Yet, in both of these cases, the shift from therapeutic to real-life contexts is planned explicitly to occur within a relatively brief period of time. At this time, there is no scientific evidence of this kind of link between specifically-targeted therapies and general improvements in autism outside the targeted areas. Until information about such links becomes available, this lack of findings is relevant to goals, because it suggests that educational objectives should be tied to specific, real-life contexts and behaviors with immediate meaning to the child.
Because the range of outcomes for children with autistic spectrum disorders is so broad, the possibility of relatively normal functioning in later childhood and adulthood offers hope to many parents of young children. Although recent literature has conveyed more modest claims, the possibility of permanent “recovery” from autism, in the sense of eventual attainment of language, social and cognitive skills at, or close to, age level, has been raised in association with a number of educational and treatment programs (Ingersoll, Schreibman, & Stahmer, 2001).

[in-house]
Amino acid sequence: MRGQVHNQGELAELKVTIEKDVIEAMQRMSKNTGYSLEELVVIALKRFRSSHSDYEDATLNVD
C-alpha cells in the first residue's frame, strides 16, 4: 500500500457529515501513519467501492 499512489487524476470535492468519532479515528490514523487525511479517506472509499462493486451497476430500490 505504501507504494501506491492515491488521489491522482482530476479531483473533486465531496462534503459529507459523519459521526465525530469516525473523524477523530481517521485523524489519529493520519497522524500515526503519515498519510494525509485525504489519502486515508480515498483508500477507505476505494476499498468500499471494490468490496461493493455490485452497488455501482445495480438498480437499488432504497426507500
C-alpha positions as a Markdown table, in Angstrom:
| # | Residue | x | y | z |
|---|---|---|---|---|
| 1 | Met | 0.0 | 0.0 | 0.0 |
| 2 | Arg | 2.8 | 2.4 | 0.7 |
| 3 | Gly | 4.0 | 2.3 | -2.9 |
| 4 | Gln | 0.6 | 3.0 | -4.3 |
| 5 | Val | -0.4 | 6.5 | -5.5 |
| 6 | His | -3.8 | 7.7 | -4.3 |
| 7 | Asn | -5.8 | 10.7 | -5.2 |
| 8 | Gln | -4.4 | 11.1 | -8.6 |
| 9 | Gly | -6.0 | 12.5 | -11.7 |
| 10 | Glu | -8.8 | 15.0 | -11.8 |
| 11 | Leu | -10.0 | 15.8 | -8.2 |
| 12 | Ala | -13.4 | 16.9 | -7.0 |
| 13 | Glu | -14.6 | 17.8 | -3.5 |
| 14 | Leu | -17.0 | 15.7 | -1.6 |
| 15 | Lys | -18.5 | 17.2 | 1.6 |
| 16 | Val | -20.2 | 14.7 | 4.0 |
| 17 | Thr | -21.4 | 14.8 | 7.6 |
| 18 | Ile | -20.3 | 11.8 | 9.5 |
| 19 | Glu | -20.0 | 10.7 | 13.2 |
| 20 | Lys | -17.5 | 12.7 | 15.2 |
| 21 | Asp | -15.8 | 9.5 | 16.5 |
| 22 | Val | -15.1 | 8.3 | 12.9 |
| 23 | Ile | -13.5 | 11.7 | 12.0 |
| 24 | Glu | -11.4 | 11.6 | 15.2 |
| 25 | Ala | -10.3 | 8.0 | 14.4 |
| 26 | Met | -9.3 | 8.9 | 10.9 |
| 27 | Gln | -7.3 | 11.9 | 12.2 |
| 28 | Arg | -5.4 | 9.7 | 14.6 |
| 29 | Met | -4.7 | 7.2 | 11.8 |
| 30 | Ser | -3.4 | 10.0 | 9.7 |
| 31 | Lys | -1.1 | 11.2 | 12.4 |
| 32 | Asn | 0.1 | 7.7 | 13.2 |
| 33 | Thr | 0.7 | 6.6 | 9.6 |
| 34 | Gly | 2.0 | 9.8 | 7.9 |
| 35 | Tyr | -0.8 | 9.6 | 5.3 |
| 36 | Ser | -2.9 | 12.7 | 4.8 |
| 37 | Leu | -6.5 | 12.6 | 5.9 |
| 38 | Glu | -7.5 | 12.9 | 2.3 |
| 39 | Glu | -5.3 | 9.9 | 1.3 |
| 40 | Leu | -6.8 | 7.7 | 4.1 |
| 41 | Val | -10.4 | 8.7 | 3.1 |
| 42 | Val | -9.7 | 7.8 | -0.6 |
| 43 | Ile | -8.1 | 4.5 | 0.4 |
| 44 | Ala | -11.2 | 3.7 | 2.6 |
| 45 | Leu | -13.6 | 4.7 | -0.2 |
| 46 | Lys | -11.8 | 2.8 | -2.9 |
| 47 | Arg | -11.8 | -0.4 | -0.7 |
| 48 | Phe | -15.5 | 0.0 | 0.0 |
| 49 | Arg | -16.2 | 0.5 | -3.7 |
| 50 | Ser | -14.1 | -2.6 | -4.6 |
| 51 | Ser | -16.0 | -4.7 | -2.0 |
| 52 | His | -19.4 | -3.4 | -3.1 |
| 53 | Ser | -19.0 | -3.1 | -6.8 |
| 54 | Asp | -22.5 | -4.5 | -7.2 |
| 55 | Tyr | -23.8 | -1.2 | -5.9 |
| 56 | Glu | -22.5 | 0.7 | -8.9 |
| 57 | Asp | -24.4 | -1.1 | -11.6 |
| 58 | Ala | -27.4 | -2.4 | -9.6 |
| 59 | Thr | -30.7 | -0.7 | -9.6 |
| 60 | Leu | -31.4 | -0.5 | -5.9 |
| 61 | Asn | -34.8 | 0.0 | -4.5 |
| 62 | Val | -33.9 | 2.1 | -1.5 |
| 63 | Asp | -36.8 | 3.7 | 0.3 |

Natural history studies have revealed that there are a small number of children who have symptoms of autism in early preschool years who do not have these symptoms in any obvious form in later years. Whether these improvements reflect developmental trajectories of very mildly affected children or changes in these trajectories (or more rapid movement along a trajectory) in response to treatment (Lovaas, 1987) is not known. However, as with other developmental disabilities, the core deficits in autism have generally been found to persist in some degree in most persons with autistic spectrum diagnoses.